But progress was slow. In May 2000, when Mr. Kent sent an e-mail message to his colleague to ask how the assembly program was going, Dr. Haussler said he had to reply, “Jim, it’s looking grim.”

Mr. Kent sent an e-mail message back that said he felt he could write an assembly program using a simpler strategy. “I sent back a one word e-mail, `Godspeed,’ ” Dr. Haussler said.

Mr. Kent, who turned 41 last Saturday, is a graduate student in his second career. In his first, which lasted more than 10 years, he ran a computer animation programming business.

Then he decided to go back to school and become a biologist. He started analyzing the DNA of C. elegans, the laboratory roundworm. When Dr. Haussler accepted the human genome assignment, Mr. Kent started adapting his worm programs to human DNA.

Mr. Kent said he offered to write a human genome assembly program for the consortium because of his concern that the genome would be locked up by commercial patents if an assembled sequence was not made publicly available for all scientists to work on. “The U.S. Patent Office is, in my mind, very irresponsible in letting people patent a discovery rather than an invention,” he said. “It’s very upsetting. So we wanted to get a public set of genes out as soon as possible.”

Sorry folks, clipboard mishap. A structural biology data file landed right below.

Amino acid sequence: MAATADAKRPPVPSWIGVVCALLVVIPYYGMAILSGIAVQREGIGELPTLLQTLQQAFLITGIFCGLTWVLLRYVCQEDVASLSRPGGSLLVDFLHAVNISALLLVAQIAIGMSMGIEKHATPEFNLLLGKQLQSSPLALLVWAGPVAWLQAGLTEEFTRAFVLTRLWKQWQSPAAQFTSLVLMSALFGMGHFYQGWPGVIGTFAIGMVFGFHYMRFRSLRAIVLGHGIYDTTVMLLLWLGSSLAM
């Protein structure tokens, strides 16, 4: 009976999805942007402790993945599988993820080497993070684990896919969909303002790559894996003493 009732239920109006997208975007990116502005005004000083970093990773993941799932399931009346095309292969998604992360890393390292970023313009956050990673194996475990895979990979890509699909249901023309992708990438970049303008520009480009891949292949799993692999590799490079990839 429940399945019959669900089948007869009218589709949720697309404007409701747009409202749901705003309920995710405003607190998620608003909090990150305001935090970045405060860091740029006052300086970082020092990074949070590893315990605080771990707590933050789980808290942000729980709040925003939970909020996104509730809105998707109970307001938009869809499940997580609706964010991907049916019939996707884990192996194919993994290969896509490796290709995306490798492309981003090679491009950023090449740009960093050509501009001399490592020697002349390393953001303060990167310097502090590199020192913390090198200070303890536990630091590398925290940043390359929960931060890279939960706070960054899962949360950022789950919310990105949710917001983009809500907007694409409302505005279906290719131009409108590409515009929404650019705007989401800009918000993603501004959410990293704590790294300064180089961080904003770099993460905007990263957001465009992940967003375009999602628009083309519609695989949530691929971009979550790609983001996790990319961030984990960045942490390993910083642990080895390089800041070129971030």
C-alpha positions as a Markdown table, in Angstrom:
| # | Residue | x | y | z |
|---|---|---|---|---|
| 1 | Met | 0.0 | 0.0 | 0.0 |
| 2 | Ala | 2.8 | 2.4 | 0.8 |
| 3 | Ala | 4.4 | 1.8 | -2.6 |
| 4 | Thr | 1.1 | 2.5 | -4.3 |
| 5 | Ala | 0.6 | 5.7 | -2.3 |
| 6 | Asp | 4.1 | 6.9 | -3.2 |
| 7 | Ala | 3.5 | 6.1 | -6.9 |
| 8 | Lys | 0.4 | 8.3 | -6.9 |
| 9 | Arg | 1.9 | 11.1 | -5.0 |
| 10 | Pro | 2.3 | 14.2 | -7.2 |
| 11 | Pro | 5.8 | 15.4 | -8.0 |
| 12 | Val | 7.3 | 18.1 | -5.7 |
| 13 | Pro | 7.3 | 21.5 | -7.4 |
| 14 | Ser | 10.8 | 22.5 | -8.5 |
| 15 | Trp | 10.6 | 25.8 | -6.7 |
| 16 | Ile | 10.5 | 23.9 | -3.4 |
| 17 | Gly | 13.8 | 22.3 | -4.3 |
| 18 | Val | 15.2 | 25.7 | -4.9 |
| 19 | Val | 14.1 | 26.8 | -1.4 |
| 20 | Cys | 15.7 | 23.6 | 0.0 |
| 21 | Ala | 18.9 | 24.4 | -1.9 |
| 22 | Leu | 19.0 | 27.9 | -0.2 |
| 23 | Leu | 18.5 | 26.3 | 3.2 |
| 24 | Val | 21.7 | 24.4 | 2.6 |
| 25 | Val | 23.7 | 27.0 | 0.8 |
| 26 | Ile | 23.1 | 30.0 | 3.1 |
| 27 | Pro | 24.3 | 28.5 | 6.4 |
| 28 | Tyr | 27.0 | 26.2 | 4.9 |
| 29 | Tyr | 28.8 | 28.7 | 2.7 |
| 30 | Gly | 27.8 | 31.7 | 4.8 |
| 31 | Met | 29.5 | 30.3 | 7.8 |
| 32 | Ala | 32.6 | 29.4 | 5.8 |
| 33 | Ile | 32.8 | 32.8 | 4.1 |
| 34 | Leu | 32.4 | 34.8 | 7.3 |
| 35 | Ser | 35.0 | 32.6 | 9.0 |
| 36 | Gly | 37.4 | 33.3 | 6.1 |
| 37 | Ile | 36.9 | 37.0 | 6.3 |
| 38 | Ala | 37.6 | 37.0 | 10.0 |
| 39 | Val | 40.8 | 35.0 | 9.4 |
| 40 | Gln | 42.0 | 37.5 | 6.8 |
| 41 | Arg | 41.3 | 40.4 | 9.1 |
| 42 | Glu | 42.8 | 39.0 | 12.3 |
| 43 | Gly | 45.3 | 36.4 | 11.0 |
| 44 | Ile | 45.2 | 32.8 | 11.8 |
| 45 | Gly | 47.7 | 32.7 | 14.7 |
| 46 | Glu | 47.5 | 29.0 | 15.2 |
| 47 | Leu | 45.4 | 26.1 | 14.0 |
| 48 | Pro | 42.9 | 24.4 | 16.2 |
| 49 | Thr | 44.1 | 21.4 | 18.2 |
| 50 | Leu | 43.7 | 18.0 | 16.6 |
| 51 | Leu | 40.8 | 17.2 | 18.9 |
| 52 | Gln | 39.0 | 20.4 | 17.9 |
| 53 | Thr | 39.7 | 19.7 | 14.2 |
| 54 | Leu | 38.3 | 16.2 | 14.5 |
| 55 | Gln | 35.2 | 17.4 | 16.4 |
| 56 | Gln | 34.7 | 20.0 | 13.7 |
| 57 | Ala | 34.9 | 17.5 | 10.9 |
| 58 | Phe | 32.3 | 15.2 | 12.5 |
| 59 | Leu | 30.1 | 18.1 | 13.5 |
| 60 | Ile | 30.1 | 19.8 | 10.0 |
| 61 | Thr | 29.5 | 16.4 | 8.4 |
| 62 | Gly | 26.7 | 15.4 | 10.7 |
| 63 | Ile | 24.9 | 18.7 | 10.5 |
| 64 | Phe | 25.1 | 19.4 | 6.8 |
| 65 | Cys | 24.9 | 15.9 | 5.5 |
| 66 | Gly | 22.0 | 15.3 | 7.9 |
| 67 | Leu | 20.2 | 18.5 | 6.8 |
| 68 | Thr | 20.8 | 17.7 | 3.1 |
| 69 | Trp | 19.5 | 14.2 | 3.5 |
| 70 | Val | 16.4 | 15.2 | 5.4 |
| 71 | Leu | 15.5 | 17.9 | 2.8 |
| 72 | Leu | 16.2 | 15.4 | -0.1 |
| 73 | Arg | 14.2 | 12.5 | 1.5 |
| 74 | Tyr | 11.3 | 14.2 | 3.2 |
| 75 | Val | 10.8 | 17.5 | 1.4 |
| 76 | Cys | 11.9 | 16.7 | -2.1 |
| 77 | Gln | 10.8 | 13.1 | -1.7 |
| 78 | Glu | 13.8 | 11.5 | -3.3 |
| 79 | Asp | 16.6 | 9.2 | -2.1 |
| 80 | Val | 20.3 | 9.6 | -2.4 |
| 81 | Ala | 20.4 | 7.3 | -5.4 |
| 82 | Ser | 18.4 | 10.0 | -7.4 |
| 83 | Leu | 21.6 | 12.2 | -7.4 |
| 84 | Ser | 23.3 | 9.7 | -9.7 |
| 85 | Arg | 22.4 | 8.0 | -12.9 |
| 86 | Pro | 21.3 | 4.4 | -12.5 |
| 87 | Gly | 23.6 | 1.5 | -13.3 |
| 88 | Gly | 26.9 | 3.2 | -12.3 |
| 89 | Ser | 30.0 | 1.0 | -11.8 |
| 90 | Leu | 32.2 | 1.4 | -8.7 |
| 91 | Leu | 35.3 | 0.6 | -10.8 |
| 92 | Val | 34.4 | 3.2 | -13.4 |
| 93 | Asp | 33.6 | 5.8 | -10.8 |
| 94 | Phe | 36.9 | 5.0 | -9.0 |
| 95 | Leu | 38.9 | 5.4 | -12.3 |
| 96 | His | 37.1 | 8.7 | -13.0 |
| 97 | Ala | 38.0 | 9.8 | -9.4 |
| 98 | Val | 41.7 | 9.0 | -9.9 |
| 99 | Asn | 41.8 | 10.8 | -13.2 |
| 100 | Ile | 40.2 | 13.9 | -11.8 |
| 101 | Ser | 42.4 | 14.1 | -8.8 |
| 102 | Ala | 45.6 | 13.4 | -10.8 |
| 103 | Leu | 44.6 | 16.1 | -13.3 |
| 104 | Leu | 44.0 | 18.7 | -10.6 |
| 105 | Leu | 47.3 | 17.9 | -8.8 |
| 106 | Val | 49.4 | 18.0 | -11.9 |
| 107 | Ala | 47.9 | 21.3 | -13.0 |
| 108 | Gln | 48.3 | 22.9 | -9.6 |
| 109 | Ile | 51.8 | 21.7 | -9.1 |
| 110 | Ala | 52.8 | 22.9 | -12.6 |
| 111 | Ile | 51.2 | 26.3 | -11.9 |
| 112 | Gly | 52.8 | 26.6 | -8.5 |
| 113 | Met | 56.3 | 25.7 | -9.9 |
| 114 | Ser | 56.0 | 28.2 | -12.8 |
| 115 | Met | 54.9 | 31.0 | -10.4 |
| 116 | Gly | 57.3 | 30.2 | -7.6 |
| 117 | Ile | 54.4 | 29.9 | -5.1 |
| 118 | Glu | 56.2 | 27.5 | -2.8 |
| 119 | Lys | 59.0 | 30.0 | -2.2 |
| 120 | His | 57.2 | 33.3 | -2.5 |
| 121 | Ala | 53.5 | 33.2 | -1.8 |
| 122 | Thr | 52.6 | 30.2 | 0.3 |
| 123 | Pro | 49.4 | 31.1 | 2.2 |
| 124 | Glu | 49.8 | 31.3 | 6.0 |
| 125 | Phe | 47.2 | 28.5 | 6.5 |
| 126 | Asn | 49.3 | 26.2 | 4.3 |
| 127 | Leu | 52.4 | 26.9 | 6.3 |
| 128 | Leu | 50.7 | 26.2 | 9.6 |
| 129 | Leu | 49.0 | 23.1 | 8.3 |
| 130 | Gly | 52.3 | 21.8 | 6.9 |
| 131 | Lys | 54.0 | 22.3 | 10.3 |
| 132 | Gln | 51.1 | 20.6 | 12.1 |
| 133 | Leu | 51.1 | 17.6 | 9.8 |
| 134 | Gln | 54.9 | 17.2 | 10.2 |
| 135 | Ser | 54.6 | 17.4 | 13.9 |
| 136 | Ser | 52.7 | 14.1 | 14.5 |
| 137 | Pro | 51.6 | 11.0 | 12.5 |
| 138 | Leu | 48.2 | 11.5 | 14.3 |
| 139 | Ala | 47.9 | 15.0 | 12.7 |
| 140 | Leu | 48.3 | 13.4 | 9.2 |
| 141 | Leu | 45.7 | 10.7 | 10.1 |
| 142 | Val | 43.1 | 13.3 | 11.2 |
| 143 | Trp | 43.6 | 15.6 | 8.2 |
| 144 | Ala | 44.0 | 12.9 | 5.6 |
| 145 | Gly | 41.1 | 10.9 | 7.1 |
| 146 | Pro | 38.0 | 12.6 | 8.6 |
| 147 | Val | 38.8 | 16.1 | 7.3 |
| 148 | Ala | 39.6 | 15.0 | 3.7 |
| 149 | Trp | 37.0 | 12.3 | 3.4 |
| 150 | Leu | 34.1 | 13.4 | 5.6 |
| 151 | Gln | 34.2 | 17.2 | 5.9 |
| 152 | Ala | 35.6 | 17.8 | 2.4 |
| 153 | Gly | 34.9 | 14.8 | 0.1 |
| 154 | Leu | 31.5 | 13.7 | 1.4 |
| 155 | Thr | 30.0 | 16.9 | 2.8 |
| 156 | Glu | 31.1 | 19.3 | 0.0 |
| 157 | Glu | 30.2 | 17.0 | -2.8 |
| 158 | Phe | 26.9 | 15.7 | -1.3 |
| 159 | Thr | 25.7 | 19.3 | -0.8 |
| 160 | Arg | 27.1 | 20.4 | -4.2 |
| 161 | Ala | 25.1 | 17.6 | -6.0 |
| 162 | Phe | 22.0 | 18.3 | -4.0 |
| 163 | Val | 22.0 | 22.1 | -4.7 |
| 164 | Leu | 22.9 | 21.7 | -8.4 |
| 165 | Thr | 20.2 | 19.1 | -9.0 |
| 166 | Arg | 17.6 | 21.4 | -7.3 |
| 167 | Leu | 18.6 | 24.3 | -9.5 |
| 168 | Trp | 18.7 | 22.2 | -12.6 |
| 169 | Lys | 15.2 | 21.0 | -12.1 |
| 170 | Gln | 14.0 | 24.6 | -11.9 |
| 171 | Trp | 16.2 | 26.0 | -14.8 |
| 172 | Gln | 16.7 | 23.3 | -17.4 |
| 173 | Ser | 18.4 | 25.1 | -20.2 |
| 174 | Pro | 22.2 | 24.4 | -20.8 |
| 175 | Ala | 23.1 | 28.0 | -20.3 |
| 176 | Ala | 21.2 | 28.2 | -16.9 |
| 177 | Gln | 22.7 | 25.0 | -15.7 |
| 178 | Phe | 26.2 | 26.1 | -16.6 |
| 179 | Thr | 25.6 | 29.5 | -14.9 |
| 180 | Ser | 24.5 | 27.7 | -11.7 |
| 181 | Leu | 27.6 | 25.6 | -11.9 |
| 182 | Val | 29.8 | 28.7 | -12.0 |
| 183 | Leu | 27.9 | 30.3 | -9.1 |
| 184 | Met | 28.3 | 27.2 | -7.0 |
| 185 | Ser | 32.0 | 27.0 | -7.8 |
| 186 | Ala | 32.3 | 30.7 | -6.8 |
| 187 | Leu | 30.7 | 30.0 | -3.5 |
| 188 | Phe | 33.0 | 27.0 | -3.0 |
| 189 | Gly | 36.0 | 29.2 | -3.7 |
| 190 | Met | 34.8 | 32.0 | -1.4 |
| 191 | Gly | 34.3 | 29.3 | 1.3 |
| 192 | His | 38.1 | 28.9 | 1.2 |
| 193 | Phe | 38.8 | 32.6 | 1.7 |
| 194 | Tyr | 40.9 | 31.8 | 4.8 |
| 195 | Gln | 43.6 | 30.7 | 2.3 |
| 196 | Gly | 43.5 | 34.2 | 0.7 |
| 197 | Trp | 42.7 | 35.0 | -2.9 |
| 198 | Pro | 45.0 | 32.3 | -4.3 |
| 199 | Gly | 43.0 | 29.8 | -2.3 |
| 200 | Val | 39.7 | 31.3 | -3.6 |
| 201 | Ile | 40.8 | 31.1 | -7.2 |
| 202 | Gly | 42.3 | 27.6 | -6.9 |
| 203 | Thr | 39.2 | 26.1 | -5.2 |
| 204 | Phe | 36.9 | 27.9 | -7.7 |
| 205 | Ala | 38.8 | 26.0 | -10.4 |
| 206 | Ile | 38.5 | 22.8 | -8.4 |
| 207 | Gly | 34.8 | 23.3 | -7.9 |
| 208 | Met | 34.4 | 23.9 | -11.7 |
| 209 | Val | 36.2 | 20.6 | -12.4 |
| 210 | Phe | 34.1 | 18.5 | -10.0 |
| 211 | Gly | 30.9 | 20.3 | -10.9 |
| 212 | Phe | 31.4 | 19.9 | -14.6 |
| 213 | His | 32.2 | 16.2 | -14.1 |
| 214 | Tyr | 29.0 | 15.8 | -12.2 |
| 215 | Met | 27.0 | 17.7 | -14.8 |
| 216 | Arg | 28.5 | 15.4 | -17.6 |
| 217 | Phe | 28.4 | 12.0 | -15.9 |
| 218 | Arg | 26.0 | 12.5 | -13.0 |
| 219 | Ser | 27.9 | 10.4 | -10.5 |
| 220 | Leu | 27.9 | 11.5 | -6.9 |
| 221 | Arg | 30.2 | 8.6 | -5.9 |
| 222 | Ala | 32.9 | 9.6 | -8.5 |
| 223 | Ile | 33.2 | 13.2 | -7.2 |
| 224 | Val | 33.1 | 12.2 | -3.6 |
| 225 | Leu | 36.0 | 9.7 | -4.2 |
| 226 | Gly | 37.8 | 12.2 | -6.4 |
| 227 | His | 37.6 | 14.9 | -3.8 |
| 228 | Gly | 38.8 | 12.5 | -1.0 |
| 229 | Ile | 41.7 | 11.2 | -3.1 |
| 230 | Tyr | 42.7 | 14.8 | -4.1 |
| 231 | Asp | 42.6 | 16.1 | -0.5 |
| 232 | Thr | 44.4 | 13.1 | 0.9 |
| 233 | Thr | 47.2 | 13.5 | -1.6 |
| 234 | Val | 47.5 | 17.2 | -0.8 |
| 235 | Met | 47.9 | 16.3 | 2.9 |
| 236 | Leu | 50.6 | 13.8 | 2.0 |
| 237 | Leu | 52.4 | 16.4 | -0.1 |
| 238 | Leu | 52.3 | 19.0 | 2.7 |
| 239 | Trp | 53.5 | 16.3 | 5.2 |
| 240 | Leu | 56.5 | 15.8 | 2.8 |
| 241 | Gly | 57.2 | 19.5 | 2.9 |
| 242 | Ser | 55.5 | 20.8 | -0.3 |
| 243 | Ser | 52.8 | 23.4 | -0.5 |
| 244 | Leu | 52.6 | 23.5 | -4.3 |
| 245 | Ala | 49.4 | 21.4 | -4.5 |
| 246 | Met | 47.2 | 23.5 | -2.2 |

After receiving his supervisor’s “Godspeed” message, Mr. Kent started work on May 22. By June 22 he had written the GigAssembler together with subsidiary programs, in 10,000 lines of code, and had completed his first assembly of the human genome. “The two hard things, one is the repeat structure,” he said, referring to the numerous very similar sequences of DNA letters in the human genome, “and then for me, something that makes the engineering very challenging is that you read DNA in two directions, so you are merging a lot of code that has eight directions.”

The program must decide which of DNA’s two strands each of the fragments belongs to because the sequences of letters in each strand run in opposite directions.

Mr. Kent then started work on another program, called the U.C.S.C. browser, which allows the assembled DNA sequence to be viewed in terms of its structural features, like genes and chromosomes. The browser allows one to search 21 tracks of information, each aligned with the underlying DNA sequence. The extra information helps to identify genes.